- Stay calm: - It’s not easy to keep cool when our kids are being rude. Meeting them with disrespect sends the wrong message. Take a few minutes , take a deep breath and try counting to 10 or tell yourself “this is not an emergency”
- Try to understand the behaviour Look at things from your child’s perspective , were they caught off guard? Do they feel powerless? Their response could be a reflection of how they feel and cant put it into words effectively. Its a gut reaction.
- Empathize: Help your child understand their own feelings by offering an empathetic response, “It seems unfair that we have to go already!” or “I know it’s hard to leave when you’re having such a fun time!” You do not have to agree with the feeling, it simply means that you are trying to relate to their experience.
- Check the Time: Some kids are affected by low blood sugar, hunger or thirst. Others are very sensitive to environmental stimulation or not getting enough sleep. Has it been awhile since your child ate? Could they use a sip of water? Or a break from a loud environment? Offer it in a non-threatening way, “I’m going to have a snack. would you like one too?”
- Slow It Down: It’s easy to get pulled away with the “runaway train” of angry, frustrated words and emotions. Instead of jumping on board and responding to every criticism or complaint your child throws at you, try to put on the brakes, “
- Let it Go: Sometimes it’s best not to give a response, especially if you know your child is hungry or tired and talking out of a “survival mode” brain – or if you can’t keep yourself from responding in a sarcastic, angry or disrespectful way. You don’t have to ignore it forever. Once everyone is calm, you can talk about what happened and how to do it differently next time.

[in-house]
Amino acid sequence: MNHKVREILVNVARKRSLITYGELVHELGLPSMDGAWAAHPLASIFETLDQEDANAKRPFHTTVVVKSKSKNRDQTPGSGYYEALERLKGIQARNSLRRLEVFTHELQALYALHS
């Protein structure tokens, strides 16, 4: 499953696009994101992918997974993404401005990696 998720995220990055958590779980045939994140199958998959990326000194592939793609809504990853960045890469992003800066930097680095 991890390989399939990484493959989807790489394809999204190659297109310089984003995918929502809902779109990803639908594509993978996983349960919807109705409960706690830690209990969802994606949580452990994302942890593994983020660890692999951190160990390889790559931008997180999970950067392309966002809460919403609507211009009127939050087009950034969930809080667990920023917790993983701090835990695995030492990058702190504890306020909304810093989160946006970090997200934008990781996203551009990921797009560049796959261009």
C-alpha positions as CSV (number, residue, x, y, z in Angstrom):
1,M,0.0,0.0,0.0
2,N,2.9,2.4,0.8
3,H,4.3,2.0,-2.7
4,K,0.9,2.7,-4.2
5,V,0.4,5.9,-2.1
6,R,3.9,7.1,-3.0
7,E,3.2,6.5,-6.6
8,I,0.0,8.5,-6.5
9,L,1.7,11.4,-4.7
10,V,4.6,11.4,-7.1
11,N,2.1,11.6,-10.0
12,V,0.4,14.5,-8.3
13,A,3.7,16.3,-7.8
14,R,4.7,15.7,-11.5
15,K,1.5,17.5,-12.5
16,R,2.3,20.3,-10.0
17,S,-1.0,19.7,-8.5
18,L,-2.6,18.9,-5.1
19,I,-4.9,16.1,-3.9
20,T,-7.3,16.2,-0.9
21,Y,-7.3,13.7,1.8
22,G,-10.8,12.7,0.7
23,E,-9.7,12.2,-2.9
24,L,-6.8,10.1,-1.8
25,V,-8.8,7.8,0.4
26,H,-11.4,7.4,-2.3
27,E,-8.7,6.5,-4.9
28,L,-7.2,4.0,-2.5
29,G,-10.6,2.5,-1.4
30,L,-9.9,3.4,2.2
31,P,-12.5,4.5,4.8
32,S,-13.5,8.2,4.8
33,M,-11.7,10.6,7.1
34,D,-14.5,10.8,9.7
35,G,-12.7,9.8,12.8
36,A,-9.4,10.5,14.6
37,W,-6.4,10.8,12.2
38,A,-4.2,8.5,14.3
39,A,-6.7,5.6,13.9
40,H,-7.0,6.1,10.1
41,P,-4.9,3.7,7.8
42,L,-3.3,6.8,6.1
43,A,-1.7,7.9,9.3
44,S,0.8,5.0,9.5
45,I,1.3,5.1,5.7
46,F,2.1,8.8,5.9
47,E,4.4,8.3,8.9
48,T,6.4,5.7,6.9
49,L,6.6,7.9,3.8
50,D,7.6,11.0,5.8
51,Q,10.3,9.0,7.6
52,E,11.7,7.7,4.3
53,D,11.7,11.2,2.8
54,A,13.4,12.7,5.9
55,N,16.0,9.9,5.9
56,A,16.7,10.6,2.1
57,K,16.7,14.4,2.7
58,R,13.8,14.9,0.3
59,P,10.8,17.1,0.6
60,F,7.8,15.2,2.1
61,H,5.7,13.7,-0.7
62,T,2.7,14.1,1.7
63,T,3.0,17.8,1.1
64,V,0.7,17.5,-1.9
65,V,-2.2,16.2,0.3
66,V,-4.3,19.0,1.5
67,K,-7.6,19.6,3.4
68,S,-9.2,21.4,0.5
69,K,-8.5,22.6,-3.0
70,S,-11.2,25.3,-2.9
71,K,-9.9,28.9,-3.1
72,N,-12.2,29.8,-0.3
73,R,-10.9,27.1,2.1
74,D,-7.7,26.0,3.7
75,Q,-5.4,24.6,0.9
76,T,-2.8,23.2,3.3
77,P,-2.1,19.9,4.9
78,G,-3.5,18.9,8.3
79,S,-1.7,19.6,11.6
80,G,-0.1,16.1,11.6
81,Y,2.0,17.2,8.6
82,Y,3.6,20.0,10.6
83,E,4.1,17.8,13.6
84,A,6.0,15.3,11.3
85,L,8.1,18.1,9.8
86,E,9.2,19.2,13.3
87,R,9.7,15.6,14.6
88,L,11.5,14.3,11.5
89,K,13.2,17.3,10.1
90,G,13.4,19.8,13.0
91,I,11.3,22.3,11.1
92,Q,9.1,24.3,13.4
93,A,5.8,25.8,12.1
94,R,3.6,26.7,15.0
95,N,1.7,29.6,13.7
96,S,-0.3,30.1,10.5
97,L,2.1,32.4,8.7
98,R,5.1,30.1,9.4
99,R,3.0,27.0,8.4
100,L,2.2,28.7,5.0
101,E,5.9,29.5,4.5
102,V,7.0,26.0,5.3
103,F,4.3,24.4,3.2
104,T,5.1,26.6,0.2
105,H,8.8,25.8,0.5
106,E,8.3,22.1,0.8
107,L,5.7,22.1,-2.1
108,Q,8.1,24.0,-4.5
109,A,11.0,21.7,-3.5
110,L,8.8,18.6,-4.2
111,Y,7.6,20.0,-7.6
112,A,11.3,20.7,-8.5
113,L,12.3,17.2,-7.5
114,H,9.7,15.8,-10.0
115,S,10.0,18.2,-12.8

- When you’re ready to talk, you can start with, “It seems like you were upset about leaving the playdate earlier. Can we think of another way to explain to me how you feel?”
- You have feelings too! It’s ok to express them, and let you child know how their words affect you. Be careful not to point the finger back at your child, keep the focus on how it felt to you. “I felt hurt when you said I was the meanest mum ever.”
- If you’ve responded with angry words in the heat of the moment, its ok to admit it. Children need to know mums (or dads for that matter) are not perfect . We all make mistakes, and this is when the children learn information, when they are calm and can process what you are teaching them and they will learn to manage their feelings more respectfully in the future
DO THE TEACHING LATER
Waiting or delaying your response does not mean that you are a passive parent or you’re saying that disrespect is OK. It means that you are waiting until your brain, and your child’s brain, is able to receive information and move on without being rude, angry or disrespectful.